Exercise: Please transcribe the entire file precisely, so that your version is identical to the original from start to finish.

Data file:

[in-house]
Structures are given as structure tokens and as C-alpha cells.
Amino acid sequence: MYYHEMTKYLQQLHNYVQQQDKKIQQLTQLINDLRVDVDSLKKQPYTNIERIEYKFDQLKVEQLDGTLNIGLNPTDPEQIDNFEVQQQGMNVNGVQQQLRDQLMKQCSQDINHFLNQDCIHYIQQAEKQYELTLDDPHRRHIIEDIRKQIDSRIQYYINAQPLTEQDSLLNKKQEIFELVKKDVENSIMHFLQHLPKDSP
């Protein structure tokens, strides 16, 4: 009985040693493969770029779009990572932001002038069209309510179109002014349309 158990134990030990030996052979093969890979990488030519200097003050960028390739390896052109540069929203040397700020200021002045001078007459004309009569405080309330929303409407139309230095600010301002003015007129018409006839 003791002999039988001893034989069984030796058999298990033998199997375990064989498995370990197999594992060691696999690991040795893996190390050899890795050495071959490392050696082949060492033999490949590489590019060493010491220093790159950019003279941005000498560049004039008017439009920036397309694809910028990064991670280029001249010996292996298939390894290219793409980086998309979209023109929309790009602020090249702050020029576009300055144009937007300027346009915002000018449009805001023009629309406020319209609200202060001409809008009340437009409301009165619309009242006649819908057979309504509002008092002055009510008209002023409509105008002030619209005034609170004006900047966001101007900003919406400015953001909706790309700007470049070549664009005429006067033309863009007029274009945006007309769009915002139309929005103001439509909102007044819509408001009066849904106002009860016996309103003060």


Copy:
[in-house]
Structures are given as structure tokens and as C-alpha cells.
Amino acid sequence: MYYHEMTKYLQQLHNYVQQQDKKIQQLTQLINDLRVDVDSLKKQPYTNIERIEYKFDQLKVEQLDGTLNIGLNPTDPEQIDNFEVQQQGMNVNGVQQQLRDQLMKQCSQDINHFLNQDCIHYIQQAEKQYELTLDDPHRRHIIEDIRKQIDSRIQYYINAQPLTEQDSLLNKKQEIFELVKKDVENSIMHFLQHLPKDSP
């Protein structure tokens, strides 16, 4: 009985040693493969770029779009990572932001002038069209309510179109002014349309 158990134990030990030996052979093969890979990488030519200097003050960028390739390896052109540069929203040397700020200021002045001078007459004309009569405080309330929303409407139309230095600010301002003015007129018409006839 003791002999039988001893034989069984030796058999298990033998199997375990064989498995370990197999594992060691696999690991040795893996190390050899890795050495071959490392050696082949060492033999490949590489590019060493010491220093790159950019003279941005000498560049004039008017439009920036397309694809910028990064991670280029001249010996292996298939390894290219793409980086998309979209023109929309790009602020090249702050020029576009300055144009937007300027346009915002000018449009805001023009629309406020319209609200202060001409809008009340437009409301009165619309009242006649819908057979309504509002008092002055009510008209002023409509105008002030619209005034609170004006900047966001101007900003919406400015953001909706790309700007470049070549664009005429006067033309863009007029274009945006007309769009915002139309929005103001439509909102007044819509408001009066849904106002009860016996309103003060």